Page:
(Nov. 1, 1996 to Sept. 30, 2003)
(Oct. 1, 2003 to present)
||Claimant: $15,000 Family members: $7,500
||Claimant: $30,000 (where claim assessed at $100,000 or less) Family members: $15,000 (where claim assessed at $50,000 or less)
||To claim for pain and suffering, an accident victim must suffer a permanent serious impairment of animportant physical, mental or psychological function, or a permanent serious disfigurement.
||Key terms now defined:
- “Permanent serious impairment” must:
- substantially interfere with person’s ability to continue his or her usual employment despite reasonable attempts to accommodate the impairment;
- substantially interfere with the person’s ability to continue training for a career in the field in which the person was being trained before the incident, despite reasonable attempts to accommodate; or
- substantially interfere with most of the usual activities of daily living.
- To be an “important” function, the function impaired must:
- be necessary to perform the activities that are essential of the person’s usual employment, taking into account efforts to accommodate;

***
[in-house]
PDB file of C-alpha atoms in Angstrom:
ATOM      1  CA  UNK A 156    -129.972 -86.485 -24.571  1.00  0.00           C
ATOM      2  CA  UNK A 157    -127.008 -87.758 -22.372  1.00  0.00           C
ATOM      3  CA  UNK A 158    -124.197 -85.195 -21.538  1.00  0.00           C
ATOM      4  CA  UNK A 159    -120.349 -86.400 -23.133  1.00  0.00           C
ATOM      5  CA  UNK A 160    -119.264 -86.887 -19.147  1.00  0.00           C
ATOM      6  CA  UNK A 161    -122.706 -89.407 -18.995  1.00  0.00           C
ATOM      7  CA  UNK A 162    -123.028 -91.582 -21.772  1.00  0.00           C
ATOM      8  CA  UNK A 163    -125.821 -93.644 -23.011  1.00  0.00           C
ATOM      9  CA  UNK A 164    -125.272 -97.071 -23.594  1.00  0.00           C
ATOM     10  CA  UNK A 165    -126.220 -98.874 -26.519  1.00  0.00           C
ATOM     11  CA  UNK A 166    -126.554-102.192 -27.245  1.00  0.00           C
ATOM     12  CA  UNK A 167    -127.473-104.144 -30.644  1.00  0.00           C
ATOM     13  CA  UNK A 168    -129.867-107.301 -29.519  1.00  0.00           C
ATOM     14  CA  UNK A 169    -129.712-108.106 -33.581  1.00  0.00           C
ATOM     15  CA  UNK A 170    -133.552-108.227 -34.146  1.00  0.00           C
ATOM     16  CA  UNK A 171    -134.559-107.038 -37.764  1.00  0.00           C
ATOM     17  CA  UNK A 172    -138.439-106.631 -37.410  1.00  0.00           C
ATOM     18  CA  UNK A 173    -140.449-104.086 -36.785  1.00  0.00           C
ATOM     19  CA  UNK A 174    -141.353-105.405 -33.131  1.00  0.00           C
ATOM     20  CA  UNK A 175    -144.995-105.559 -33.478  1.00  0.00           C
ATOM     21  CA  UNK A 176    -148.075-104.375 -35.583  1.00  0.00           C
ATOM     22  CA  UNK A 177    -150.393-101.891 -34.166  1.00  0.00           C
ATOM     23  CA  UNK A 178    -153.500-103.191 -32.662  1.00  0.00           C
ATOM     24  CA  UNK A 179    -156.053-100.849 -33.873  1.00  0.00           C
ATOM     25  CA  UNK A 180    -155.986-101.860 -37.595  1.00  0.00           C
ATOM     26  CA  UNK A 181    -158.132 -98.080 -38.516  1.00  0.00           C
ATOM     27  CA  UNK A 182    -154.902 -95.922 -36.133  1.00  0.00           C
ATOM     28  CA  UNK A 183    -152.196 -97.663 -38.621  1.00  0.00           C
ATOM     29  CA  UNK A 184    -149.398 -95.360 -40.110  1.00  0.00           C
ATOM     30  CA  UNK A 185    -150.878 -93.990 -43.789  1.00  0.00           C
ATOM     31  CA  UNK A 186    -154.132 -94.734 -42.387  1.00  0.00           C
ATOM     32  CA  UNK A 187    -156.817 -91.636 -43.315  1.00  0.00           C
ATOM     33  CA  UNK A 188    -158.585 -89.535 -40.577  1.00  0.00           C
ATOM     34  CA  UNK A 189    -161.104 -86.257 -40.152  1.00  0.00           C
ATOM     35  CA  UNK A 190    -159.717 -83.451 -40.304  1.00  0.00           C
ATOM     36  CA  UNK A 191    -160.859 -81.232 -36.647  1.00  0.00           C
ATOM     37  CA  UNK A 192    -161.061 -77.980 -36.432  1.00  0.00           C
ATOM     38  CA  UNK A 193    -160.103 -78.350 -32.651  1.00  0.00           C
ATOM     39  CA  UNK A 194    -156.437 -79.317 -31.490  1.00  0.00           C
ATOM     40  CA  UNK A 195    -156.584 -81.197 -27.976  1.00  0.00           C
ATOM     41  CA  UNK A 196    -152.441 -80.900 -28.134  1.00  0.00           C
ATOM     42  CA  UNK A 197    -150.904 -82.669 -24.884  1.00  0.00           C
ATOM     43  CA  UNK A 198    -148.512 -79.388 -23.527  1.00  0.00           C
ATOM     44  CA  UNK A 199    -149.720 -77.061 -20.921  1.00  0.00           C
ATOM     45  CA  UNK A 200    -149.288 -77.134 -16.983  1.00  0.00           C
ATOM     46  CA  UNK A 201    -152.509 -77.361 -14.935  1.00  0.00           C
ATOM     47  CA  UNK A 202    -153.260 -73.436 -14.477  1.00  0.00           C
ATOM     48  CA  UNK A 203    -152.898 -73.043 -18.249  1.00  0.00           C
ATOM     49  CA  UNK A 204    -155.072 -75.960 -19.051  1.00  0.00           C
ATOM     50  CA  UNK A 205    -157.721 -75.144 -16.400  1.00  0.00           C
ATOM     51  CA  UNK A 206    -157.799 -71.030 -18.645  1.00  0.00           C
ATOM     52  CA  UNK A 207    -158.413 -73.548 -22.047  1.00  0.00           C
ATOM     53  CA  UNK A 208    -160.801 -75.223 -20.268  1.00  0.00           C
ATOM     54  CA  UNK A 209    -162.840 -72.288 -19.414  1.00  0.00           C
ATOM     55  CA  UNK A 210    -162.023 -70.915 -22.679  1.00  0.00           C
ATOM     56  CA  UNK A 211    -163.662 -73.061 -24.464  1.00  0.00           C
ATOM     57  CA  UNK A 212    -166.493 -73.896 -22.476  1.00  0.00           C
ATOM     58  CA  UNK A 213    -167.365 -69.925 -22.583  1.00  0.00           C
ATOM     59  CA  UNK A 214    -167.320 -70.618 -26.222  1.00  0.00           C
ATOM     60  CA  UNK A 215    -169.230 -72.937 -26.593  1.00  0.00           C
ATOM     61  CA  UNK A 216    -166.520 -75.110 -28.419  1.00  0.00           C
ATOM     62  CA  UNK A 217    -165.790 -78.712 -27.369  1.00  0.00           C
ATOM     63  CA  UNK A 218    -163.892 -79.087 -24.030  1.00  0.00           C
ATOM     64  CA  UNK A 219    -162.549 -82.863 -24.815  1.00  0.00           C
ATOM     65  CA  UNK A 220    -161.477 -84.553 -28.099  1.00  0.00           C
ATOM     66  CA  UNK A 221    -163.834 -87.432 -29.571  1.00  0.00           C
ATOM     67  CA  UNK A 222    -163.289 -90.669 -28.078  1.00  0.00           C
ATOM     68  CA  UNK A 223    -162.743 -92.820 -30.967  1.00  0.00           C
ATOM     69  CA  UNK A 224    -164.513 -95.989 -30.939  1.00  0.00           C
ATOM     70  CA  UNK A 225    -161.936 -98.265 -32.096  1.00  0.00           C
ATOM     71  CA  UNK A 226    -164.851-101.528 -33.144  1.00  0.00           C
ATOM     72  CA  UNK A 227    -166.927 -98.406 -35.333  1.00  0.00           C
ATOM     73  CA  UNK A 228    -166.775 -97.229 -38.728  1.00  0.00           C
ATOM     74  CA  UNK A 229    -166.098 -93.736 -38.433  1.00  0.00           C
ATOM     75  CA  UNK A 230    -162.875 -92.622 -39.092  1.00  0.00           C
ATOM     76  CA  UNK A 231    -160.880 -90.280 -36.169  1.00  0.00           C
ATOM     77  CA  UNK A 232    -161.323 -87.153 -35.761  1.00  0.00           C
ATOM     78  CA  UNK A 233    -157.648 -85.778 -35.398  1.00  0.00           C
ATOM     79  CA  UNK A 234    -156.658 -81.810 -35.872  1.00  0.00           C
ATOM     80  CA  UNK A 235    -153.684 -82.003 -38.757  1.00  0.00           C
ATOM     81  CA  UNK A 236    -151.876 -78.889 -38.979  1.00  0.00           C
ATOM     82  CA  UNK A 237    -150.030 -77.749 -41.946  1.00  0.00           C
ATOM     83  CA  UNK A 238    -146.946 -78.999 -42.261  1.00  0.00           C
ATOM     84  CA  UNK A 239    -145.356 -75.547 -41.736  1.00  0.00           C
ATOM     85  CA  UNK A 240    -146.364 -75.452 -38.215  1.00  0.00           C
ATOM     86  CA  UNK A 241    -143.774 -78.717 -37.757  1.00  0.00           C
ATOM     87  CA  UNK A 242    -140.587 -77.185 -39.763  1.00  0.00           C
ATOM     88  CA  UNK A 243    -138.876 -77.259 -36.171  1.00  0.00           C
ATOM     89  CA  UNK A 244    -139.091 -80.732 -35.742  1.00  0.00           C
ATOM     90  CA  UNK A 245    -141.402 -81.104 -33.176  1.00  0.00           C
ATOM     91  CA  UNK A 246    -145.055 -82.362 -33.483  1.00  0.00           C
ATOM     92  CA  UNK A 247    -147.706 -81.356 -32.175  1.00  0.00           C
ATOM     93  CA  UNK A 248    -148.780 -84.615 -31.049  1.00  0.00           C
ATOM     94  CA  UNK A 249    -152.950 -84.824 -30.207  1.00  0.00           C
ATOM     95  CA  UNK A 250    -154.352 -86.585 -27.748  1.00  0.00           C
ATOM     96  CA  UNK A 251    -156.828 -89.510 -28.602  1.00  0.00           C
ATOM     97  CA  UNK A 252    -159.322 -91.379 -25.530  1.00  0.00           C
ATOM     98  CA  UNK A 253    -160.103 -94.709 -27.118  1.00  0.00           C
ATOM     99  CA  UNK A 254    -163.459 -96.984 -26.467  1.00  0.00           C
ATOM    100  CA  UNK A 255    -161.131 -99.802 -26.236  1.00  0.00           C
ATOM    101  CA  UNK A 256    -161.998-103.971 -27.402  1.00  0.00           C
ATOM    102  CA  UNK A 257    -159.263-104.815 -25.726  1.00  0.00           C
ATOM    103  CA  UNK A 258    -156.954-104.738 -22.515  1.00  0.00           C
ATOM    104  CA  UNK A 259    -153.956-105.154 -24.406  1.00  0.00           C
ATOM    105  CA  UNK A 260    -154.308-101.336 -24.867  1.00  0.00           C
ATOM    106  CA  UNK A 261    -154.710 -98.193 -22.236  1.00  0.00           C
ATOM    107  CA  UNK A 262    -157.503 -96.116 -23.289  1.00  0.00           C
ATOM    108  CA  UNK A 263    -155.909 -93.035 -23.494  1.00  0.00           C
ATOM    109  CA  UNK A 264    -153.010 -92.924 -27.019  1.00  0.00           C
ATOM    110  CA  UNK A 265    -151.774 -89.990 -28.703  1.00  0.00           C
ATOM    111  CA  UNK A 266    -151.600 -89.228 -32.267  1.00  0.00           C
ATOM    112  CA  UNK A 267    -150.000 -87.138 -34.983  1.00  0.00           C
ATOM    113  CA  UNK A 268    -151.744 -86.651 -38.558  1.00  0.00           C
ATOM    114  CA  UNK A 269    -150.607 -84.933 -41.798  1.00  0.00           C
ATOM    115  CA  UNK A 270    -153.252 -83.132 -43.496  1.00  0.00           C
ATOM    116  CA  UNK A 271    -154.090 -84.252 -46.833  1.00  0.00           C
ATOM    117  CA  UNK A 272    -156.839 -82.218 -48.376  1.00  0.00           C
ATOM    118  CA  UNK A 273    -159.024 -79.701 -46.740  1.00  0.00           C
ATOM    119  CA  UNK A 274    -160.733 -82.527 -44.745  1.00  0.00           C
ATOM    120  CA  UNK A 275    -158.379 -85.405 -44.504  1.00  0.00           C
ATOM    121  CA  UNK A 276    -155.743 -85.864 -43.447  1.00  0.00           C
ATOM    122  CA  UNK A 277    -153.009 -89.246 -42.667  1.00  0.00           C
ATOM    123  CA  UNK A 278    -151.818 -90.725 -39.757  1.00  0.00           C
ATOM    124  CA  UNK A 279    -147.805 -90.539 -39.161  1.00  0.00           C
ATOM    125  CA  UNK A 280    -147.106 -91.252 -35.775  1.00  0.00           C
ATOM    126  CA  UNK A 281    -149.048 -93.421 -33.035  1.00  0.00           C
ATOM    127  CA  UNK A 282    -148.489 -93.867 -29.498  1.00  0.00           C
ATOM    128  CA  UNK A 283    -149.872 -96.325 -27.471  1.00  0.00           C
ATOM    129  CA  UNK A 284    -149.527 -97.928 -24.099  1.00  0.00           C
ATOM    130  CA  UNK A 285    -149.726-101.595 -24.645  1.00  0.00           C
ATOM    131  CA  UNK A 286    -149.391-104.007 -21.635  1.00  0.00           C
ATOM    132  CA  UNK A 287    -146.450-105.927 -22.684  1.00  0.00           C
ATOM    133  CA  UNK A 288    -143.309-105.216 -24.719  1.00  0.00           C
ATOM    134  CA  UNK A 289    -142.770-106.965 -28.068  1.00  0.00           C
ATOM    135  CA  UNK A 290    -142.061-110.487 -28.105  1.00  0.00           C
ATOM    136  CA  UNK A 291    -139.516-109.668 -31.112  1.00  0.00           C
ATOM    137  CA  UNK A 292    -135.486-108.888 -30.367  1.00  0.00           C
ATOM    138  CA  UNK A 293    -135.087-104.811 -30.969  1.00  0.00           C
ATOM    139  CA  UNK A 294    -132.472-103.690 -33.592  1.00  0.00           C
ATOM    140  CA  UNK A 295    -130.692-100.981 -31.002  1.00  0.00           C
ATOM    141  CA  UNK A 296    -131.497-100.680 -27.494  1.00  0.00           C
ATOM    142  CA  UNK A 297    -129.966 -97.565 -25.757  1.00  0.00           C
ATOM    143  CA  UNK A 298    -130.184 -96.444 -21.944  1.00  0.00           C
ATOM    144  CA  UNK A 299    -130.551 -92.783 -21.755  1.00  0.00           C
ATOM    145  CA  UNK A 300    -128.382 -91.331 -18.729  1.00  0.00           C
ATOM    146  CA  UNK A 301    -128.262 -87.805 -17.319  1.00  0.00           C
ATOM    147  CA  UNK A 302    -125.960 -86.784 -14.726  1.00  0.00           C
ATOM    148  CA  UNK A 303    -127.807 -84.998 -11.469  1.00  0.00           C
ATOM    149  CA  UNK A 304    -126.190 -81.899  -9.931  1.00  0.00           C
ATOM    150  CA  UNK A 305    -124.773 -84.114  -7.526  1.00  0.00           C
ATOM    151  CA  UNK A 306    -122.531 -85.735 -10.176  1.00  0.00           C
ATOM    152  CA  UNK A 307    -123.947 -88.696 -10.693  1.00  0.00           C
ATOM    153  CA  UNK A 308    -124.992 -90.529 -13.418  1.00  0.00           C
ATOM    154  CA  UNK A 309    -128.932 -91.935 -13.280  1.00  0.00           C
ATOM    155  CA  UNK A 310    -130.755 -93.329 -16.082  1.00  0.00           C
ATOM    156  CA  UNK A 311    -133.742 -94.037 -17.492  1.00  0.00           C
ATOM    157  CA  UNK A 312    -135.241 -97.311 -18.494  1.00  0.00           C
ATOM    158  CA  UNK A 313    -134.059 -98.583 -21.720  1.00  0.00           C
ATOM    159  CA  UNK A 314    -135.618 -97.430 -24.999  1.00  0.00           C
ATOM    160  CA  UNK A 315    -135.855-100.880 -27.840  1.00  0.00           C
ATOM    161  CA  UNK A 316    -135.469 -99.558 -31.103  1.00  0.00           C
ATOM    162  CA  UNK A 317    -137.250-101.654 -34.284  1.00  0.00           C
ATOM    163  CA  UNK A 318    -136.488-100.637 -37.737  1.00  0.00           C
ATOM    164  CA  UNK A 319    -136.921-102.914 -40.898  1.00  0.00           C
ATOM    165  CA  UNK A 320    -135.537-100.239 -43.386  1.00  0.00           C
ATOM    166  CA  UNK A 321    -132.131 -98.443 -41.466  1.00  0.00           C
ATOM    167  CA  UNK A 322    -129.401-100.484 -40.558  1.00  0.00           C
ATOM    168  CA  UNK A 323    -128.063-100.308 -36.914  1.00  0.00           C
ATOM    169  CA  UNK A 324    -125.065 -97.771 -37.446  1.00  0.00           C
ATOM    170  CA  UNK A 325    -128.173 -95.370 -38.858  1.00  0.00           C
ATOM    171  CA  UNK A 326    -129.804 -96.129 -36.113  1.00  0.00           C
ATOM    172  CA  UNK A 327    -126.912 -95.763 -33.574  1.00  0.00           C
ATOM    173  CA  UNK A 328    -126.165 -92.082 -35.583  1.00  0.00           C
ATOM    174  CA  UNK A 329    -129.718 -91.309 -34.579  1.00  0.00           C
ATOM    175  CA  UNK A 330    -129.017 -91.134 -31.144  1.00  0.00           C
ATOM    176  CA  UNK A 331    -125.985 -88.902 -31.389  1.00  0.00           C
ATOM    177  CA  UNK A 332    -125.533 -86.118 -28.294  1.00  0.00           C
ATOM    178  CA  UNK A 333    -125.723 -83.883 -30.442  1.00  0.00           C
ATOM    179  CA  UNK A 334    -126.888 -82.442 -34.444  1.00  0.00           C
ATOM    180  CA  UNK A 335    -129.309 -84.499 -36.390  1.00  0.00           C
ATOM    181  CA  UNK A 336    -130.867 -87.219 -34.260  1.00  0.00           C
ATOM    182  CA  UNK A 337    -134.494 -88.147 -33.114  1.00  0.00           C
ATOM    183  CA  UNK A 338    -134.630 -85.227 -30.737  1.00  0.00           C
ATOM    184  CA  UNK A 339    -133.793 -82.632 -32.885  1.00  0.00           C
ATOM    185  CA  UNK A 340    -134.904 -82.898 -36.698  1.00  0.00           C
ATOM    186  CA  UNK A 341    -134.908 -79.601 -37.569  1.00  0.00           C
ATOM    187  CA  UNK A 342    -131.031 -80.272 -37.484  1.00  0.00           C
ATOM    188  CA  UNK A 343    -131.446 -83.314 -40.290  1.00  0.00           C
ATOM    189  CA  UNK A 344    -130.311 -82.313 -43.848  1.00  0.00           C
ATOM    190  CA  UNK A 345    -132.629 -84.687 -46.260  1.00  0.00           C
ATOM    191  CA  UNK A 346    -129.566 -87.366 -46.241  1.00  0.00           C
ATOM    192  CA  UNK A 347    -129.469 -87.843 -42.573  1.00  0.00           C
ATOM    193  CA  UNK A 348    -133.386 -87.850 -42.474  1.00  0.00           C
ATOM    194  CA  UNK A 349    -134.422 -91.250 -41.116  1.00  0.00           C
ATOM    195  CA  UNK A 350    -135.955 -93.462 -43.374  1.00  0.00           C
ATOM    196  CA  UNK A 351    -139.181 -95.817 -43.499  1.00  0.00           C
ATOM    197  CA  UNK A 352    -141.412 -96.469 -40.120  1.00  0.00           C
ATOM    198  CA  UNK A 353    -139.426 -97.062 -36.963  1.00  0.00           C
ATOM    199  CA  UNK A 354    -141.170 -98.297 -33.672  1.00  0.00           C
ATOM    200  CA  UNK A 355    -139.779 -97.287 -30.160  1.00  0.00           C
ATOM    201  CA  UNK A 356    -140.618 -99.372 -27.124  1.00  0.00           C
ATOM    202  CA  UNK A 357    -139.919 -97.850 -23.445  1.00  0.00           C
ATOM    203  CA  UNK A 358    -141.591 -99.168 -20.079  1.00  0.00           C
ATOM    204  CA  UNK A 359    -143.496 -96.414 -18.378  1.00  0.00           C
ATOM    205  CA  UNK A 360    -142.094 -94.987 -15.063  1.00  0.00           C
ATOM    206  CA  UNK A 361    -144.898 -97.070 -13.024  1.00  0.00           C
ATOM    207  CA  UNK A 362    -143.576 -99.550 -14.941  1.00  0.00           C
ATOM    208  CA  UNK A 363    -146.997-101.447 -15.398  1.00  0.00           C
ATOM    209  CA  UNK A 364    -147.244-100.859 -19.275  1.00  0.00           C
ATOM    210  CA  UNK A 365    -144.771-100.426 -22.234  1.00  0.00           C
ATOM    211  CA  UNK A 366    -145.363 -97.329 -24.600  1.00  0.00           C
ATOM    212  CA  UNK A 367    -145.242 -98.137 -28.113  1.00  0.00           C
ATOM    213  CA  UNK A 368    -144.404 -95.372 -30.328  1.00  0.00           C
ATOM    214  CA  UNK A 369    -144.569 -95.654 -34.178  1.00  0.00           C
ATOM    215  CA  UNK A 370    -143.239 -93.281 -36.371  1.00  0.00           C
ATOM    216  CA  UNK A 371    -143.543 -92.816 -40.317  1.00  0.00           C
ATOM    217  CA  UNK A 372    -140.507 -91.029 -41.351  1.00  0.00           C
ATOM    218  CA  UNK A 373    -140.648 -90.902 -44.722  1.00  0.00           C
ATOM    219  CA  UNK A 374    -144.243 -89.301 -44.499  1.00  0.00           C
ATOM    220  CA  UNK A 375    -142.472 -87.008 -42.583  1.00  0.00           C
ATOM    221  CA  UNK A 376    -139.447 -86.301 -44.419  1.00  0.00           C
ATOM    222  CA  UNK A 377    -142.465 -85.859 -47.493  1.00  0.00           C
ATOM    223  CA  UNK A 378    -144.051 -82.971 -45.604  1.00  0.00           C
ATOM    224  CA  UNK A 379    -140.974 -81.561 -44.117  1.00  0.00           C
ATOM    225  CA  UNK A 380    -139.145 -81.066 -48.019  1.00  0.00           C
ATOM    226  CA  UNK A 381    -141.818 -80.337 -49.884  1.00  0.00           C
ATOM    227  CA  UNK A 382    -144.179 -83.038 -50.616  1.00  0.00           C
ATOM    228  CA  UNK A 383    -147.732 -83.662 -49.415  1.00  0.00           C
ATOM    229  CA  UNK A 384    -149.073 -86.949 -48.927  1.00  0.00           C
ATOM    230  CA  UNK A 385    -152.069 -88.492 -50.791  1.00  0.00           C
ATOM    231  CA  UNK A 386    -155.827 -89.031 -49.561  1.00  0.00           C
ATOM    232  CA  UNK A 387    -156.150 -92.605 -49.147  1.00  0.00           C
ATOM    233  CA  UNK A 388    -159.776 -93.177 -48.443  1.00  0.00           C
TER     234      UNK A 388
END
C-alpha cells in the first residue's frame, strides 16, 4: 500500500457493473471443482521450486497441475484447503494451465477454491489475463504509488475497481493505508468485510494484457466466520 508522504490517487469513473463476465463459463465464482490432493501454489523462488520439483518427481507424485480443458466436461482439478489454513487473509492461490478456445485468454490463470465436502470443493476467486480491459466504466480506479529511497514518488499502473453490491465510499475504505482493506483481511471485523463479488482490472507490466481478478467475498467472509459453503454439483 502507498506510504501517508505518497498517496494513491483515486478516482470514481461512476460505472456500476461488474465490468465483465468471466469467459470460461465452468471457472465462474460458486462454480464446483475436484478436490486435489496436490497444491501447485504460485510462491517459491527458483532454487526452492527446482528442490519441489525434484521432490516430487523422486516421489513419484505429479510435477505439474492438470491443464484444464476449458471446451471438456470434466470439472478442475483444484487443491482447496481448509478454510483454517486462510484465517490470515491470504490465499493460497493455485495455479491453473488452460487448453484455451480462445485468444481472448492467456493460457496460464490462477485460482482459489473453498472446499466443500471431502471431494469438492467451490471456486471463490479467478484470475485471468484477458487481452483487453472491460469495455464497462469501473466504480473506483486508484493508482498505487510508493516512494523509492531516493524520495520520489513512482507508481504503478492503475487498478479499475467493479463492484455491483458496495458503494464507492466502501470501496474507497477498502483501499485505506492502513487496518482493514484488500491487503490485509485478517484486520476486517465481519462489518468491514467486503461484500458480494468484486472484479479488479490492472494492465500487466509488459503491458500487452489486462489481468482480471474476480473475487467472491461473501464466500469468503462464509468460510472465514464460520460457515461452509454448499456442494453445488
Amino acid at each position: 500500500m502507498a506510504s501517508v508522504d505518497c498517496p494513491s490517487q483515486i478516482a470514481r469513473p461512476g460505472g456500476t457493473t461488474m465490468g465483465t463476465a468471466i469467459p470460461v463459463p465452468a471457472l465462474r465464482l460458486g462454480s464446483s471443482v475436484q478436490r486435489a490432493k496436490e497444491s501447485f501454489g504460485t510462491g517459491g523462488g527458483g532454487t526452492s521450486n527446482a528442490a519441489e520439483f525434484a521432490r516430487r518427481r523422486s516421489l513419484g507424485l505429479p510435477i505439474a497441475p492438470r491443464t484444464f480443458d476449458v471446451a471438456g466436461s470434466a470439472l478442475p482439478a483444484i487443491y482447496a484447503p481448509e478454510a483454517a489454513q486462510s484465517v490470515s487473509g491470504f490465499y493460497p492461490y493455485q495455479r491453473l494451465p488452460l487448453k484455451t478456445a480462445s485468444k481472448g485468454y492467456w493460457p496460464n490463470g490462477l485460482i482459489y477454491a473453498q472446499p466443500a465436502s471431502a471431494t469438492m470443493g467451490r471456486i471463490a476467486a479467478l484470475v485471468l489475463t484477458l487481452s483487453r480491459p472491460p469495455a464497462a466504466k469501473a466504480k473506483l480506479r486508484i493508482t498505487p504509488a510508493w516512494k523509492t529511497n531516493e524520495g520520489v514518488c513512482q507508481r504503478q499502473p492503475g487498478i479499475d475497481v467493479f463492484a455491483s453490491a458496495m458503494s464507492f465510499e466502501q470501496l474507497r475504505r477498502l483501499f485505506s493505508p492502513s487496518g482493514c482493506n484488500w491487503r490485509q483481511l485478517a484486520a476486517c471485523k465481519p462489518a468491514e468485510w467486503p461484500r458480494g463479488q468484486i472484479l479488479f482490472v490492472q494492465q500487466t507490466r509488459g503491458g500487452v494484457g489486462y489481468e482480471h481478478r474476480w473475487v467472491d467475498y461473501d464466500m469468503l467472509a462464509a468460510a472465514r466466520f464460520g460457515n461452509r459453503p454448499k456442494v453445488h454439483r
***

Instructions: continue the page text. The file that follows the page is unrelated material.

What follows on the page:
- be necessary to perform the activities that are essential tasks of the person’s training for a career in the field in which the person was being trained before the incident, despite reasonable attempts to accommodate;
- be necessary for the person to provide for his or her own care or well-being; or
- be important to the usual activities for daily living;
- For the impairment to be “permanent” it must:
- have been continuous since the incident and expected not to substantially improve;
- continue to meet the criteria in paragraph 1 above; and
- be of a nature that is expected to continue without substantial improvement when sustained be persons in similar circumstances.
Note: The Regulation also now prescribes the minimum evidence required to prove that the threshold has been meet by a claimant
|Threshold for Suing for Excess Health Care Expenses
||Permanent serious impairment.